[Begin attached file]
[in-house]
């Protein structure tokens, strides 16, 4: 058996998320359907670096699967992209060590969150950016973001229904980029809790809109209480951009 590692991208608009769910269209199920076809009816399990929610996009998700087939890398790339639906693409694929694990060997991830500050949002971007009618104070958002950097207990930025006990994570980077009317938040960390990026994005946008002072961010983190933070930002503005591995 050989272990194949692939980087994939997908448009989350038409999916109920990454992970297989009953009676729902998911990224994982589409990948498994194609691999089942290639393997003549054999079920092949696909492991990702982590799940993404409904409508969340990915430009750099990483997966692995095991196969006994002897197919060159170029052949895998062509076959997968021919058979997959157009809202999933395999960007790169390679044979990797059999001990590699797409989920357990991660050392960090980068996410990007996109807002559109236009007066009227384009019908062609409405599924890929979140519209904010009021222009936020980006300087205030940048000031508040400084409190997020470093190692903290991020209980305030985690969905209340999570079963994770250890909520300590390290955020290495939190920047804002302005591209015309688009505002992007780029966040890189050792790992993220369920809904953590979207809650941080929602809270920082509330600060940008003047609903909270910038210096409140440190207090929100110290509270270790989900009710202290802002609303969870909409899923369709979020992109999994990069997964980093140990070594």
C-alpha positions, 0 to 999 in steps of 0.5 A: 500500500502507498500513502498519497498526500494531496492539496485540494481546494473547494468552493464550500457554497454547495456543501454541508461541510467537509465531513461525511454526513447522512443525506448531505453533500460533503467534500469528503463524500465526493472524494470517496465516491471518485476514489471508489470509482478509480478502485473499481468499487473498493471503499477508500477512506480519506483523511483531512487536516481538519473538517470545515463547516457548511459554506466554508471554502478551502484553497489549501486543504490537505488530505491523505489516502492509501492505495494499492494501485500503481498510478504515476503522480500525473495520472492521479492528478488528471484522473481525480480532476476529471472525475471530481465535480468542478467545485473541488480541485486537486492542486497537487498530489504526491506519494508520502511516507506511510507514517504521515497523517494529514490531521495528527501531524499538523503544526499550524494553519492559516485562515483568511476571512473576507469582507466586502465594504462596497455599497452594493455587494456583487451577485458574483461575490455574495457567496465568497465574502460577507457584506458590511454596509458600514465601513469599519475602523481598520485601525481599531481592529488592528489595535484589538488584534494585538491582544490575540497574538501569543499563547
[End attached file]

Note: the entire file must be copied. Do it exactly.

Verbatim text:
[in-house]
């Protein structure tokens, strides 16, 4: 058996998320359907670096699967992209060590969150950016973001229904980029809790809109209480951009 590692991208608009769910269209199920076809009816399990929610996009998700087939890398790339639906693409694929694990060997991830500050949002971007009618104070958002950097207990930025006990994570980077009317938040960390990026994005946008002072961010983190933070930002503005591995 050989272990194949692939980087994939997908448009989350038409999916109920990454992970297989009953009676729902998911990224994982589409990948498994194609691999089942290639393997003549054999079920092949696909492991990702982590799940993404409904409508969340990915430009750099990483997966692995095991196969006994002897197919060159170029052949895998062509076959997968021919058979997959157009809202999933395999960007790169390679044979990797059999001990590699797409989920357990991660050392960090980068996410990007996109807002559109236009007066009227384009019908062609409405599924890929979140519209904010009021222009936020980006300087205030940048000031508040400084409190997020470093190692903290991020209980305030985690969905209340999570079963994770250890909520300590390290955020290495939190920047804002302005591209015309688009505002992007780029966040890189050792790992993220369920809904953590979207809650941080929602809270920082509330600060940008003047609903909270910038210096409140440190207090929100110290509270270790989900009710202290802002609303969870909409899923369709979020992109999994990069997964980093140990070594």
C-alpha positions, 0 to 999 in steps of 0.5 A: 500500500502507498500513502498519497498526500494531496492539496485540494481546494473547494468552493464550500457554497454547495456543501454541508461541510467537509465531513461525511454526513447522512443525506448531505453533500460533503467534500469528503463524500465526493472524494470517496465516491471518485476514489471508489470509482478509480478502485473499481468499487473498493471503499477508500477512506480519506483523511483531512487536516481538519473538517470545515463547516457548511459554506466554508471554502478551502484553497489549501486543504490537505488530505491523505489516502492509501492505495494499492494501485500503481498510478504515476503522480500525473495520472492521479492528478488528471484522473481525480480532476476529471472525475471530481465535480468542478467545485473541488480541485486537486492542486497537487498530489504526491506519494508520502511516507506511510507514517504521515497523517494529514490531521495528527501531524499538523503544526499550524494553519492559516485562515483568511476571512473576507469582507466586502465594504462596497455599497452594493455587494456583487451577485458574483461575490455574495457567496465568497465574502460577507457584506458590511454596509458600514465601513469599519475602523481598520485601525481599531481592529488592528489595535484589538488584534494585538491582544490575540497574538501569543499563547